Jeremy Corbyn, a longtime leftist dissident, has won a stunning victory in the contest for leadership of Britain’s Labour Party. Political pundits say that this means doom for Labour’s electoral prospects; they could be right, although I’m not the only person wondering why commentators who completely failed to predict the Corbyn phenomenon have so much confidence in their analyses of what it means.
But I won’t try to get into that game. What I want to do instead is talk about one crucial piece of background to the Corbyn surge — the implosion of Labour’s moderates. On economic policy, in particular, the striking thing about the leadership contest was that every candidate other than Corbyn essentially supported the Conservative government’s austerity policies.
Worse, they all implicitly accepted the bogus justification for those policies, in effect pleading guilty to policy crimes that Labour did not, in fact, commit. If you want a U.S. analogy, it’s as if all the leading candidates for the Democratic nomination in 2004 had gone around declaring, “We were weak on national security, and 9/11 was our fault.” Would we have been surprised if Democratic primary voters had turned to a candidate who rejected that canard, whatever other views he or she held?
In the British case, the false accusations against Labour involve fiscal policy, specifically claims that the Labour governments that ruled Britain from 1997 to 2010 spent far beyond their means, creating a deficit and debt crisis that caused the broader economic crisis. The fiscal crisis, in turn, supposedly left no alternative to severe cuts in spending, especially spending that helps the poor.
These claims have, one must admit, been picked up and echoed by almost all British news media. It’s not just that the media have failed to subject Conservative claims to hard scrutiny, they have reported them as facts. It has been an amazing thing to watch — because every piece of this conventional narrative is completely false.
Was the last Labour government fiscally irresponsible? Britain had a modest budget deficit on the eve of the economic crisis of 2008, but as a share of GDP it wasn’t very high — about the same, as it turns out, as the U.S. budget deficit at the same time. British government debt was lower, as a share of GDP, than it had been when Labour took office a decade earlier, and was lower than in any other major advanced economy except Canada.
It’s now sometimes claimed that the true fiscal position was much worse than the deficit numbers indicated, because the British economy was inflated by an unsustainable bubble that boosted revenues. But nobody claimed that at the time. On the contrary, independent assessments, for example by the International Monetary Fund, suggested that it might be a good idea to trim the deficit a bit, but saw no sign of a government living wildly beyond its means.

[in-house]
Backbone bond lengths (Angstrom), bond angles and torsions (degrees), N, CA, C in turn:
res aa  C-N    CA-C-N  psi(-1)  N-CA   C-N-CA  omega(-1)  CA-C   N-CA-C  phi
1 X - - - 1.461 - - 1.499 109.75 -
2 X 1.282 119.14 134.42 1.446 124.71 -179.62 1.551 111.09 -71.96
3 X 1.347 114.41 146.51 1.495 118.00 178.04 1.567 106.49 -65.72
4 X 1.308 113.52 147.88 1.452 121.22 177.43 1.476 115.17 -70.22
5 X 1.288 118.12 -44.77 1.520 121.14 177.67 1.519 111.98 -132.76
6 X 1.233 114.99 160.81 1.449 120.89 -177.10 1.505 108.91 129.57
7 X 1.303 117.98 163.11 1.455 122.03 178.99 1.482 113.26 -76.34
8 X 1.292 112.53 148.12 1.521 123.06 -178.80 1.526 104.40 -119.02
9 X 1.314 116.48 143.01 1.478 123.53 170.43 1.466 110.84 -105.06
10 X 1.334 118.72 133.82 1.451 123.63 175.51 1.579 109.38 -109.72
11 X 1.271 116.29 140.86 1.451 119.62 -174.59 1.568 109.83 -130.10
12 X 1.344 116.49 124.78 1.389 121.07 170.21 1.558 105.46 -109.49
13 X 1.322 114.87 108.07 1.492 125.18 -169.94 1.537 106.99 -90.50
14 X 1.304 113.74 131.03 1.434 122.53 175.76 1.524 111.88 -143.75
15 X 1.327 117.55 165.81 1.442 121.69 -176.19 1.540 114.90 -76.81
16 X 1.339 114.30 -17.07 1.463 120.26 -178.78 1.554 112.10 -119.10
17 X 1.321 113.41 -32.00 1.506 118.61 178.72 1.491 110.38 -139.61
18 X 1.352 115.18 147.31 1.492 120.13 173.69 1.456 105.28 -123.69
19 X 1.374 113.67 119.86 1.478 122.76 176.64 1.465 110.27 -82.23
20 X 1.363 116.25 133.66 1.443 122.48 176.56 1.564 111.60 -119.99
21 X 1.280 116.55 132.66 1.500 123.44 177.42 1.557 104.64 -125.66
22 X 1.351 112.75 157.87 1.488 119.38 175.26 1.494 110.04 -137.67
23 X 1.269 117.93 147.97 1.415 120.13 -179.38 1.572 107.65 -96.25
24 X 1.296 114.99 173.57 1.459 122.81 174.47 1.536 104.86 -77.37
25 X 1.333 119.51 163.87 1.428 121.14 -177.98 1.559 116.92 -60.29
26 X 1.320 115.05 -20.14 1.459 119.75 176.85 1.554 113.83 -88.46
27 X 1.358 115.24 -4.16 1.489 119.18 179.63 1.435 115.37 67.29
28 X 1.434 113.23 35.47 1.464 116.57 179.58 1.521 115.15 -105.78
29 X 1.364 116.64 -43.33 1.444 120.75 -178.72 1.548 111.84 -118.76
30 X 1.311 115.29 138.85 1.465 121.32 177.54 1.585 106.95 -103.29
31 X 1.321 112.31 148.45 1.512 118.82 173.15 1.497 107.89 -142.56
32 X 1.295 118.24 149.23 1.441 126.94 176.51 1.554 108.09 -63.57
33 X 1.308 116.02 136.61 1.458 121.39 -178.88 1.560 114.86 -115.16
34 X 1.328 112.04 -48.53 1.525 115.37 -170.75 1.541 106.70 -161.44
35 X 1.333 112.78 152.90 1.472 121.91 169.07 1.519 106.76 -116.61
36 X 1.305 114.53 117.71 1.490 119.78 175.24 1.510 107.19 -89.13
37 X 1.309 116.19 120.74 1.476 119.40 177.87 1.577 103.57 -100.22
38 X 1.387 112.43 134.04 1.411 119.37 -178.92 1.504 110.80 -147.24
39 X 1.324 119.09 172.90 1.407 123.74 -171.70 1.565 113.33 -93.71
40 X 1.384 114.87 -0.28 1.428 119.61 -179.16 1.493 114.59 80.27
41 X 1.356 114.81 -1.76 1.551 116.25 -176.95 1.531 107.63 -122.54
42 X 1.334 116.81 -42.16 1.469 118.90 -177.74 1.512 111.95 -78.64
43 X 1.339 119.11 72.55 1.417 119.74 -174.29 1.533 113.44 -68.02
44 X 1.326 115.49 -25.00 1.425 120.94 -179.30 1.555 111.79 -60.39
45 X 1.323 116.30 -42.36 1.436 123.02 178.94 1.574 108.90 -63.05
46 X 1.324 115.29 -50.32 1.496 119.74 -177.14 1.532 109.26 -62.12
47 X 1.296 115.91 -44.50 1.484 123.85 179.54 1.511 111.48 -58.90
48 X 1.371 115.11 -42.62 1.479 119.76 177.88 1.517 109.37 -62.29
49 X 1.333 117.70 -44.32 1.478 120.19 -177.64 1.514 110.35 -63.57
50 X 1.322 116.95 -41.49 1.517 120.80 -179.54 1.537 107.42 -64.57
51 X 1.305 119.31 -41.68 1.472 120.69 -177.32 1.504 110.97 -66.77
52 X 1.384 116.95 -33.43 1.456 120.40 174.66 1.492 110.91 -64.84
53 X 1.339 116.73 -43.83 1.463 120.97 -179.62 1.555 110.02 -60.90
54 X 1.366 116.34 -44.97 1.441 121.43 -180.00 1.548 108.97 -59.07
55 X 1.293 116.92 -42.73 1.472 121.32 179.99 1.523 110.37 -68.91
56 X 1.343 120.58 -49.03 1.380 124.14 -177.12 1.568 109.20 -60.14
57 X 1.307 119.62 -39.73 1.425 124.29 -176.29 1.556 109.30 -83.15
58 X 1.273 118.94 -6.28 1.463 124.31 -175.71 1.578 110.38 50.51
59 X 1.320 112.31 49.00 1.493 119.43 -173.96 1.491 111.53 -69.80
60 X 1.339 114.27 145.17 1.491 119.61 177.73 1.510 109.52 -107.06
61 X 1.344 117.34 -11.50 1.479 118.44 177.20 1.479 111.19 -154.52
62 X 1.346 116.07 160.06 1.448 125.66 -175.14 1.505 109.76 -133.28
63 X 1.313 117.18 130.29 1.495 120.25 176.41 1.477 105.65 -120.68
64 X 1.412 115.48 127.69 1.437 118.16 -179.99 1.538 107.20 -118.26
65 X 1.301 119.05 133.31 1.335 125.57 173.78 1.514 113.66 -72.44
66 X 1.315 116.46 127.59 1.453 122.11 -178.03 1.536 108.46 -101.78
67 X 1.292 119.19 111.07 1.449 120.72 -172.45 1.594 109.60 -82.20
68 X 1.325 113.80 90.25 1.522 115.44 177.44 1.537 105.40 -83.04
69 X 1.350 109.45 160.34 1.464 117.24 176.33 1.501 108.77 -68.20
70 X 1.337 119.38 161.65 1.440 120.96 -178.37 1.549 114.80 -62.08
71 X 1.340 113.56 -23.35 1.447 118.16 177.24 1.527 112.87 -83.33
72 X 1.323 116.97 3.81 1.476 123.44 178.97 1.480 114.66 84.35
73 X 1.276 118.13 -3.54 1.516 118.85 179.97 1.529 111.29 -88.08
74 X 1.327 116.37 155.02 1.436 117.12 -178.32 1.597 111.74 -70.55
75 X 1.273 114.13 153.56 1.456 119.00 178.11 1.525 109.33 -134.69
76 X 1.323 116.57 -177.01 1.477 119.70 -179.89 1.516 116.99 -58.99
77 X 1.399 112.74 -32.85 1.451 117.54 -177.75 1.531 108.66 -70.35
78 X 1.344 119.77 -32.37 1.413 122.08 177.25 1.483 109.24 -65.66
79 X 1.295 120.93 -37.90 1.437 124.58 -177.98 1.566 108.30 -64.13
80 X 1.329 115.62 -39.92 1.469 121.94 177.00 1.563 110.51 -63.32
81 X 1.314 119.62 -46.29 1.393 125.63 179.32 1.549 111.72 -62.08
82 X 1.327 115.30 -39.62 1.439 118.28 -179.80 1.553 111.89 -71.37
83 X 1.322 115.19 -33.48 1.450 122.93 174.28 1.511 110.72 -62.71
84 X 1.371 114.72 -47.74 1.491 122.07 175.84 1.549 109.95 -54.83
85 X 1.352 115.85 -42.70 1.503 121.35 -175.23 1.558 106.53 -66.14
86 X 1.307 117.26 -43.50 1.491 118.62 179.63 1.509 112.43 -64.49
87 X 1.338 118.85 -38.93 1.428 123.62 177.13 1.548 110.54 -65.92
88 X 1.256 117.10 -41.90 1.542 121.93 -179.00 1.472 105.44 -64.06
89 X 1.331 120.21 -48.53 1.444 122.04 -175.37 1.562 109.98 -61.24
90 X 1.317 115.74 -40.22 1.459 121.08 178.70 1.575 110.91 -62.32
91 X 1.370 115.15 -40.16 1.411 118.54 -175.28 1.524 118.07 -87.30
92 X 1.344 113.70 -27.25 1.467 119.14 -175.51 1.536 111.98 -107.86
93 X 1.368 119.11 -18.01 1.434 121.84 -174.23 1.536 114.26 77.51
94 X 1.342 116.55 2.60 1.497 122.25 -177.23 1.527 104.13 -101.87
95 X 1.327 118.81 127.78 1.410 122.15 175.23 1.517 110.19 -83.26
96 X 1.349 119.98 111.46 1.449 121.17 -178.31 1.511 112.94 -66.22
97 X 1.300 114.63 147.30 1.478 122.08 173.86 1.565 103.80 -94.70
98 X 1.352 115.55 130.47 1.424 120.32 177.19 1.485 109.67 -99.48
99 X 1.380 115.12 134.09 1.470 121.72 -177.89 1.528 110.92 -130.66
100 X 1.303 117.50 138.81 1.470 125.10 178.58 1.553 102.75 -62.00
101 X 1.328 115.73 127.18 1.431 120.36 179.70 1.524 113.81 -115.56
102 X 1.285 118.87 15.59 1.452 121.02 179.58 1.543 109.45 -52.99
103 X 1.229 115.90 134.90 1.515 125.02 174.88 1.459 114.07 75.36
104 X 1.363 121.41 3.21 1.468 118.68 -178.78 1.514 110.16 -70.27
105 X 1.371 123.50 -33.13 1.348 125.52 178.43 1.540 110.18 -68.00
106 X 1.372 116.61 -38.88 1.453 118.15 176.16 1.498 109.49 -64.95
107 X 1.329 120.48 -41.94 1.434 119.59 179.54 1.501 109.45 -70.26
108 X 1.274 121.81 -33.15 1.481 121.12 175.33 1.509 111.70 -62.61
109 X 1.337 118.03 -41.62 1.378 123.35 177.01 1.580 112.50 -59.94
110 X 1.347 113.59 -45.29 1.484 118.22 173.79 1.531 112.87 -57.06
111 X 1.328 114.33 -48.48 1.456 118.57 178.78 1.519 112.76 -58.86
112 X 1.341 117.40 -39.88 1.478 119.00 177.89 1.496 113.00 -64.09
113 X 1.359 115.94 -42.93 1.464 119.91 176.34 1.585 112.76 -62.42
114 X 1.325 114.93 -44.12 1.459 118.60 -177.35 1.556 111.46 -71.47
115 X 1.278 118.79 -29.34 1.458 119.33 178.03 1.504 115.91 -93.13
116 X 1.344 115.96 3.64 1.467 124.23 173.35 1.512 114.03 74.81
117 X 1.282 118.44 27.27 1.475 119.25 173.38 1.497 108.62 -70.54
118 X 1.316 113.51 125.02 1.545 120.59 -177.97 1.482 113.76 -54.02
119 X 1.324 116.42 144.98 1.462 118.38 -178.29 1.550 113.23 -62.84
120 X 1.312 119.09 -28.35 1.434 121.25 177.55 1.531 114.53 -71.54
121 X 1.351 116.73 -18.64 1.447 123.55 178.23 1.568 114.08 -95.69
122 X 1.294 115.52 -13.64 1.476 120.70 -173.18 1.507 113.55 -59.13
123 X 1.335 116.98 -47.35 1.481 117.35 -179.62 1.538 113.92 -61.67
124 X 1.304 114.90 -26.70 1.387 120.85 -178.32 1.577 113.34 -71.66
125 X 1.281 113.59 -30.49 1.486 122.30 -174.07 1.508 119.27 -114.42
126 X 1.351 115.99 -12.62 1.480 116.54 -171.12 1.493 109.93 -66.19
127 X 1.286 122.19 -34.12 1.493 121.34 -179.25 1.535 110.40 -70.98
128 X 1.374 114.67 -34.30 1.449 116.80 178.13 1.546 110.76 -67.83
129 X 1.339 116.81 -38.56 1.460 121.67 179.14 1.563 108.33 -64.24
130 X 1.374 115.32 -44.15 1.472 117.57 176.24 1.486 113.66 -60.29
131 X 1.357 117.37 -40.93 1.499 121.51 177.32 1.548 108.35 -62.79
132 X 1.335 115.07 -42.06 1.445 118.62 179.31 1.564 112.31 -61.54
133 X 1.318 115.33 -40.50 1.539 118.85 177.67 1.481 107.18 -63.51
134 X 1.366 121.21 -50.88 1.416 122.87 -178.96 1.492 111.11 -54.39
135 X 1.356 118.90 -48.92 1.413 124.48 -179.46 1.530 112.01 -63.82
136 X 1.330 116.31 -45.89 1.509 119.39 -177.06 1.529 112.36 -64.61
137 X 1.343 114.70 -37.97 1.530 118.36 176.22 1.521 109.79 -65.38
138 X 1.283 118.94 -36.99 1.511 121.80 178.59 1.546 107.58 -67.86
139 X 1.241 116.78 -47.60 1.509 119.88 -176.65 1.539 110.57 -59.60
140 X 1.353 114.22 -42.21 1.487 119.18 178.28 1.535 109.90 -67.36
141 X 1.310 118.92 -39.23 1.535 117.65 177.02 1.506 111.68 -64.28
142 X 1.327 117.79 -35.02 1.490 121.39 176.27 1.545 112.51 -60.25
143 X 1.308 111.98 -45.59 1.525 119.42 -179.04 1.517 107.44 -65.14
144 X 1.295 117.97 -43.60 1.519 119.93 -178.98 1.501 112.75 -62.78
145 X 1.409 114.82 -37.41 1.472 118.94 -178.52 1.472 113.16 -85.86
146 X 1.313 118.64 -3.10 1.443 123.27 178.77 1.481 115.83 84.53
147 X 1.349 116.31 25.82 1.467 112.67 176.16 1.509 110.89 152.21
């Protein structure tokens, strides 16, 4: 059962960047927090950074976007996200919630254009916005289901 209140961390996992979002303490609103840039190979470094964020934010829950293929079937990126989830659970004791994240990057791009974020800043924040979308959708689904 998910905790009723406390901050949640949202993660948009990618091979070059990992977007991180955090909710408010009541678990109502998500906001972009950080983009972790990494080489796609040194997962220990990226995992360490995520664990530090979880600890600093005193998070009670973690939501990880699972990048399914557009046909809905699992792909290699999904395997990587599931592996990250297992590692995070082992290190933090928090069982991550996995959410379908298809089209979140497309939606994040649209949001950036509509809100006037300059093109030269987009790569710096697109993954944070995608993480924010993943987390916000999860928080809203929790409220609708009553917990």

It’s true that British deficits soared after 2008, but that was a result of the crisis, not a cause. Debt is also up, but it’s still well below levels that have prevailed for much of Britain’s modern history. And there has never been any hint that investors, as opposed to politicians, were worried about Britain’s solvency: Interest rates on British debt have stayed very low. This means both that the supposed fiscal crisis never created any actual economic problem and that there was never any need for a sharp turn to austerity.
In short, the whole narrative about Labour’s culpability for the economic crisis and the urgency of austerity is nonsense. But it is nonsense that was consistently reported by British media as fact. And all of Corbyn’s rivals for Labour leadership bought fully into that conventional nonsense, in effect accepting the Conservative case that their party did a terrible job of managing the economy, which simply isn’t true. So as I said, Corbyn’s triumph isn’t that surprising given the determination of moderate Labour politicians to accept false claims about past malfeasance.
This still leaves the question of why Labour’s moderates have been so hapless. Consider the contrast with the United States, where deficit scolds dominated Beltway discourse in 2010-11 but never managed to dictate the terms of political debate, and where mainstream Democrats no longer sound like Republicans-lite. Part of the answer is that the U.S. news media haven’t been as committed to fiscal fantasies, although that just pushes the question back a step.
Beyond that, however, Labour’s political establishment seems to lack all conviction, for reasons I don’t fully understand. And this means that the Corbyn upset isn’t about a sudden left turn on the part of Labour supporters. It’s mainly about the strange, sad moral and intellectual collapse of Labour moderates.